Have fun in the Colorado sun with these top tips for summer skin care.
The seasons are changing and the long, picturesque days of our Colorado Summer are calling you to adventure outdoors. The shifting weather and increase in sun exposure this time of year has an effect on your skin and is a good time to alter your skin care routine. From use-at-home products to full spa services, our top skin care tips from Denver Dermatologist, Dr. Richard Asarch, MD, are essential when caring for your summer skin.
1. Start Fresh- Exfoliation is the best way to get rid of dead skin cells and reveal fresher, younger looking skin.
2. Moisturize- This step may seem counter-intuitive during the summer months when your skin tends to feel a bit oily and sweaty. However, Colorado’s climate is very arid and skin re-hydration is essential. Choose a multi-purpose formula that both moisturizes and has anti-aging ingredients such as peptides and anti-oxidants. If your skin is dry, choose a cream. If your skin is normal to oily, opt for a light serum. Both choices should be non-comedogenic so they don’t clog your pores.
3. Protect Your Skin from UV Damage- Colorado’s UV index, a measure of the strength of UV radiation in a particular area, is consistently one of the highest in the world making SPF protection a priority. UV damage leads to sunburns, premature skin aging and eventual skin cancers. Apply a “broad spectrum” sunblock with an SPF of at least 30 fifteen minutes before heading outdoors. Generously cover all exposed areas and reapply every two hours. The most effective sun blocks contain either zinc oxide or titanium dioxide- the only two ingredients that provide both UVA and UVB protection and are gentle enough for everyday use. If your previous sun damage is severe, you may be a good candidate for Intense Pulse Light Treatments which remove age spots over the course of a few weeks.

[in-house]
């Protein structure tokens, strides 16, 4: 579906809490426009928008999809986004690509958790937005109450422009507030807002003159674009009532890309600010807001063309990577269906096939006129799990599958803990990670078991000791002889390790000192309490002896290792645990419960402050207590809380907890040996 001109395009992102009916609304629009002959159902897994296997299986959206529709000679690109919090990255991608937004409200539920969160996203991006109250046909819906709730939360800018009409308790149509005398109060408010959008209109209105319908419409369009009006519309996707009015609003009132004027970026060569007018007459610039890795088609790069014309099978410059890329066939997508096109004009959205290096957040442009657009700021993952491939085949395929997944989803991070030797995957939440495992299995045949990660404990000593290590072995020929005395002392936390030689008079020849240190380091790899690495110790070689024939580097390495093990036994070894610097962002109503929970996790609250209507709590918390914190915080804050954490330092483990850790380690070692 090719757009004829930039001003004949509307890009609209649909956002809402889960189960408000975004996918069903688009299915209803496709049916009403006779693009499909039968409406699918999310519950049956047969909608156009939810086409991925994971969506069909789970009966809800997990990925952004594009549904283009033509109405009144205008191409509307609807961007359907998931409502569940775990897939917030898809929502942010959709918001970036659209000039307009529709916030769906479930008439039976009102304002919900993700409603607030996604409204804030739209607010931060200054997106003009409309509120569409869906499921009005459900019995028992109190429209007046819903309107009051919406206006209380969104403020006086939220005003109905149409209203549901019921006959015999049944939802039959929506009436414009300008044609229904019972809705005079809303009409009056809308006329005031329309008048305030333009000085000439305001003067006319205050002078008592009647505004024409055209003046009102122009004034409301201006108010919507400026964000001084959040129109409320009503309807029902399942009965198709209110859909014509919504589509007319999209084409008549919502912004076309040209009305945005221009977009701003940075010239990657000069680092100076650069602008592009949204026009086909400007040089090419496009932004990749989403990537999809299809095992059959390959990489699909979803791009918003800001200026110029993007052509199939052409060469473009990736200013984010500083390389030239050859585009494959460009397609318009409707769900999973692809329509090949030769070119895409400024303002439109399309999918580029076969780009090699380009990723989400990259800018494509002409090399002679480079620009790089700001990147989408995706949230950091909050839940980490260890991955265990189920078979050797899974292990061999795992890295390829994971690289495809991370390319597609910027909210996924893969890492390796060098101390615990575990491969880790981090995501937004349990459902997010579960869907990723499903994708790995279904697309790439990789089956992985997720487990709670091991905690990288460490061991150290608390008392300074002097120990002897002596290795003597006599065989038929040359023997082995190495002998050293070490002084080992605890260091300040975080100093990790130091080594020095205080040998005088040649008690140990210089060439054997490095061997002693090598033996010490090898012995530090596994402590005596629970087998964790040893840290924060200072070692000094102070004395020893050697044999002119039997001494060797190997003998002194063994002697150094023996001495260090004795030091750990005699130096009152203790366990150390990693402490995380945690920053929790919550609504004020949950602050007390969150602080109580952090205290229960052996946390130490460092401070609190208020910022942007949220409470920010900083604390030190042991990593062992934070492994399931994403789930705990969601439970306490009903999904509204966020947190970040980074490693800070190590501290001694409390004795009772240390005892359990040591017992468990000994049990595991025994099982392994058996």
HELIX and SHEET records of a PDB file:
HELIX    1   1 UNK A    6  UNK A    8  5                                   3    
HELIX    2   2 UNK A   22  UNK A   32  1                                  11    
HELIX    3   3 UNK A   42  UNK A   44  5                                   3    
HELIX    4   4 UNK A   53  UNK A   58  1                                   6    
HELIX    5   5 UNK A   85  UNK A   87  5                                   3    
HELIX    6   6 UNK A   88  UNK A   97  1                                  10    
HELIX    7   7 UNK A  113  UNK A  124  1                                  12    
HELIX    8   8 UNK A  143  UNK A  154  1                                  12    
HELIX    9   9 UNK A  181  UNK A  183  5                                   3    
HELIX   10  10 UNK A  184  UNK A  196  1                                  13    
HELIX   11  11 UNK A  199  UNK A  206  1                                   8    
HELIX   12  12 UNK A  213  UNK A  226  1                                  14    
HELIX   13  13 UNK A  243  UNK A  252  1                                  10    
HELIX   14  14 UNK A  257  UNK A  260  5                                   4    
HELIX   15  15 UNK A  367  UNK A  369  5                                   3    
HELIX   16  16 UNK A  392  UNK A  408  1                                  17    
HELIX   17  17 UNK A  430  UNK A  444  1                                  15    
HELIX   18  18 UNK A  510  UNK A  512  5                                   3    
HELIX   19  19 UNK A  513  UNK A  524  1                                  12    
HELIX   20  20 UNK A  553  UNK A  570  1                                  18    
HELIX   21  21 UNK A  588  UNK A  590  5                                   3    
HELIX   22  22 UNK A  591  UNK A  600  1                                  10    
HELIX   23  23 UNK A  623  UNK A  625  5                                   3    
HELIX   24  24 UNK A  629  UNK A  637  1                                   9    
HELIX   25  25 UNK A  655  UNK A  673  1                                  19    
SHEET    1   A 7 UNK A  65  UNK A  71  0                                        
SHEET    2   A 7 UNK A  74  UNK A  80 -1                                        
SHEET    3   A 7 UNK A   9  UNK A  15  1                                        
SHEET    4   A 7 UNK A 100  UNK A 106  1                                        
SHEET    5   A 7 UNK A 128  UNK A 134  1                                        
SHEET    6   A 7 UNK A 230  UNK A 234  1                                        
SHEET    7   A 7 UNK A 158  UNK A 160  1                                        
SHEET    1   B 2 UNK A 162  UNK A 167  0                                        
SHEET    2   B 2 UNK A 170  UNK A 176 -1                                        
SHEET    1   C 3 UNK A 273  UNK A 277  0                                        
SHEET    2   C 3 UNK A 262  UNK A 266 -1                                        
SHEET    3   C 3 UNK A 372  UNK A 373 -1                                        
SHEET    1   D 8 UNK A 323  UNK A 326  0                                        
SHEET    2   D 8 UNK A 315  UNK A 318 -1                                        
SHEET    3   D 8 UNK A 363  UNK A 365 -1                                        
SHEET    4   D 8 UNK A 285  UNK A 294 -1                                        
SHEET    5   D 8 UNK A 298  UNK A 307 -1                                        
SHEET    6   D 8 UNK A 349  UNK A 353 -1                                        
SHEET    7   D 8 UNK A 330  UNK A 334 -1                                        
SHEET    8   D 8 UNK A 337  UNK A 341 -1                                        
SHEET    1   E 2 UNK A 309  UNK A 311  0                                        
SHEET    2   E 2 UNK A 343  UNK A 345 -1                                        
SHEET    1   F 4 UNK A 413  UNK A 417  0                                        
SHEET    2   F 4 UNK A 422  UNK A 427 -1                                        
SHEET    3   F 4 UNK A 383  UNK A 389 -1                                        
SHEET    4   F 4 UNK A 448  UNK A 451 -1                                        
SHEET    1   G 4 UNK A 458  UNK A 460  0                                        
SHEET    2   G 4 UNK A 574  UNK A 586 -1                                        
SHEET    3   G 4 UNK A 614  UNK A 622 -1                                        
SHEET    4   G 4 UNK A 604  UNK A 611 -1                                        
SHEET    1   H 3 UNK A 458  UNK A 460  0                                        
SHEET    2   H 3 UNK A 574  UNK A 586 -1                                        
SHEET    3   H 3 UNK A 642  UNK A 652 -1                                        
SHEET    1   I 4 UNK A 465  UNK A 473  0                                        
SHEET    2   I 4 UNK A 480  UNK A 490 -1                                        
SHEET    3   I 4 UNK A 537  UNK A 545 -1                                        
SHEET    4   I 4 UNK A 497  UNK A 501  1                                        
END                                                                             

4. After The Sun-
Your skin can feel overly dry after a day in the sun even if you didn’t get a burn. Try a deep hydration mask to calm irritation and improve the skin’s ability to retain moisture. These can be done at home or at the spa. Got a sunburn? Apply a cold compress and take ibuprofen or aspirin, which will help reduce inflammation. If it is a severe burn that is blistered, see your doctor who may prescribe a topical steroid cream and antibiotic ointment.
5. Excessive Sweating-
In the summer, sweating more than usual is a common occurrence. However, Hyperhidrosis- a medical condition in which a person sweats excessively and unpredictably- is the result of overactive sweat glands regardless of the season. If anti-perspirants are not working for you or your sweating has become debilitating, you may be a good candidate for LAAP, Laser Ablation of Axillary Perspiration. LAAP is a minimally invasive laser treatment which results in a 75% or greater reduction in sweating in one treatment replacing the costly need for bi-yearly botox injections. Dr. Asarch is the first to offer this procedure in Colorado. Click here to watch Dr. Asarch talk about LAAP.
6. Sun Safety for school age children is so important because sun damage and skin cancer is so preventable! Simply changing a child’s behavior and attitude about playing outside makes a world of difference. The vast majority of skin cancer is caused by over-exposure to the sun’s ultraviolet (UV) radiation, particularly during childhood. Sun damage accumulates throughout your life- your skin never forgets a sun burn. Help children learn how to stay safe in the sun by teaching them why they need to protect themselves.
Sun exposure in the first fifteen years is linked to the increased likelihood of skin cancer, including melanoma, as an adult. Children may not be aware of the sun’s UV rays or be able to protect themselves from the sun without reminders from the adults in their lives.
Remind your children to follow the “Slip, Slop, Slap, Sleek and Slide” method created by the SunSmart Cancer Council NSW. When the UV Index is 3 or above, you should protect yourself in five ways:
- Slip on clothing that covers your arms and legs
- Slop on 30+, broad-spectrum sunscreen and lip balm
- Slap on a broad-brimmed hat
- Seek shade (see more below about how schools can provide shaded areas for school children)
- Slide on wrap-around sunglasses
The sun’s rays are most intense between 10 am and 3 pm and the strength of UV radiation varies with the time of year. While it is recommended that sun safety in Colorado should be a year-round concern, be sure to heighten the focus on sun safety, or to enforce sun safety policy, between March 1 and October 31. This is the time span during which the UV index routinely reaches or exceeds moderate levels.
Confirm the relevant dates for your area by checking the annual UV index record. It is provided in graphic format by the National Weather Service for numerous cities at http://www.cpc.ncep.noaa.gov/products/stratosphere/uv_index/uv_annual.shtml